Eerie, ominous, and crawling with restrained energy, Count Dracula makes the most of its cheap budget and odious special effects by managing a slow-burning terror that mounts by increments. Faithful to the novel, and redolent with quotations, the British teleplay is best served by Jourdan’s phlegmatic Count. Smiling, soft-voiced, dressed entirely in unbroken black, and much given to sweeping hand gestures, the French actor offers Dracula his first minimalistic, understated depiction – and it smolders. Perhaps most similar to Langella – whom he inspired with his kindly, sociopathic interpretation – Jourdan is nonetheless one of the best actors to don the cape (which, by the way, he didn’t), and his chilling civility will strike modern audiences as part Hannibal Lecter, part Ted Bundy, and part Uncle Scar. His power is in drawing us to him through his politeness, his apparent loneliness, and his soft-spoken desperation for companionship. No Dracula can proceed from the post-1977 era without feeling the influence of Jourdan’s tremulous portrayal.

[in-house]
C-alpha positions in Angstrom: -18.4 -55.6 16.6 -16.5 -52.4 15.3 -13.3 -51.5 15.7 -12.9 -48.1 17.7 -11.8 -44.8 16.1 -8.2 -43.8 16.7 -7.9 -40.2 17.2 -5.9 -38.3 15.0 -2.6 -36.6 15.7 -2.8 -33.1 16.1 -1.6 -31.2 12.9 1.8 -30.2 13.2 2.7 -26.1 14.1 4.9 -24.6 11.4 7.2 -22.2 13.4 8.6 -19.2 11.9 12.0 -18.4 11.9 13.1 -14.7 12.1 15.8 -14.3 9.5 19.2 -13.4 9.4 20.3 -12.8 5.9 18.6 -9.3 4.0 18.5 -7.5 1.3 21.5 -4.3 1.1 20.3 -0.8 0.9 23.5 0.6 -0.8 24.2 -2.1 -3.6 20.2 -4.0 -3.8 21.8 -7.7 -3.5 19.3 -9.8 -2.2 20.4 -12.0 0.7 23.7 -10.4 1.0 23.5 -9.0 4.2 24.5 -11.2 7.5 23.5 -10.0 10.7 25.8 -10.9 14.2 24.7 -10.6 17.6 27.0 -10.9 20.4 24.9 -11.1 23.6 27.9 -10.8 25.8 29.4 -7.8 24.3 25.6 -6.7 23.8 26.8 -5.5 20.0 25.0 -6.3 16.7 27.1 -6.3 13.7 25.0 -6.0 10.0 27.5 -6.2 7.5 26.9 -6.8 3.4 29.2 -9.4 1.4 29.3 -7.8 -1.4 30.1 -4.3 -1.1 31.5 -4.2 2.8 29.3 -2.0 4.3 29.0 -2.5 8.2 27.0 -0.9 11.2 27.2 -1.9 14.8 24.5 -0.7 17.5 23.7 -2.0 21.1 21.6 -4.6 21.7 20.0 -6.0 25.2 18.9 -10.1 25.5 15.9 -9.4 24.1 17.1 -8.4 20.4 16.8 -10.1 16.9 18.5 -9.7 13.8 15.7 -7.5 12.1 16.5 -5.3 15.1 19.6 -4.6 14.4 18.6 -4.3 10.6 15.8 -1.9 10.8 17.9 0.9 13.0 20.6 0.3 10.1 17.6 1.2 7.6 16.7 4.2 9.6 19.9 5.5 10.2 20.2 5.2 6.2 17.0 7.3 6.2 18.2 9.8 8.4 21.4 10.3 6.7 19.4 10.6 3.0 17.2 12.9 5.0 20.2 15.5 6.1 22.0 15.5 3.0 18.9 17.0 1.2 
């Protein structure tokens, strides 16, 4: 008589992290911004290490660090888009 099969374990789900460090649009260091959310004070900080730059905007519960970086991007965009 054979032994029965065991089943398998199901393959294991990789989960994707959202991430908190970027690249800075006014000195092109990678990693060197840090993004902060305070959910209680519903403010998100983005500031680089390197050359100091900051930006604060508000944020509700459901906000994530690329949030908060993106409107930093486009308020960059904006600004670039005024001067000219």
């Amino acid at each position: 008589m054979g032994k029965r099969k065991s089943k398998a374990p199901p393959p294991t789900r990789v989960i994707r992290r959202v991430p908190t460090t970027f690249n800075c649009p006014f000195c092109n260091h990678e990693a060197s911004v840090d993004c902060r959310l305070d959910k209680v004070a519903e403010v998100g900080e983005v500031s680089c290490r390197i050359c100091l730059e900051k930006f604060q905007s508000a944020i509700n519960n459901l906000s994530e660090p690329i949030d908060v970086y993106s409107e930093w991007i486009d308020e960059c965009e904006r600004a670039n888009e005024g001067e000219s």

Despite its detractors, Francis Ford Coppola’s Oscar-winning Bram Stoker’s Dracula (1992) is among the most artistic and most accurate interpretations of the Stoker text. It’s lush, baroque sets, vibrant, symbolic costumes, and shocking, unforgettable makeup leave an indelible impression once viewed. It is horrific, sexual, robust, and ambitious. It is the only credible version to honor the original characters – Seward, Morris, and Holmwood are all present; Harker is distinct from Renfield; Lucy and Mina are not related, nor are there any of the bizarre switching of character names (cf. Lee’s 1958 and Langella’s 1979 versions). From having the Count’s carriage being pulled by four horses abreast to depicting Seward’s morphine addiction, from portraying the Count – once old now young – strolling in London’s crowds in broad daylight to including Lucy’s chilling decapitation, the film remains – mark for mark – the most accurate portrayal, barely beaten by Jourdan’s BBC bid due to an unfortunate central plot point: the casting of Mina as the reincarnation of Vlad III’s mythical wife (a suggestion made in an earlier film of the same name, starring Jack Palance).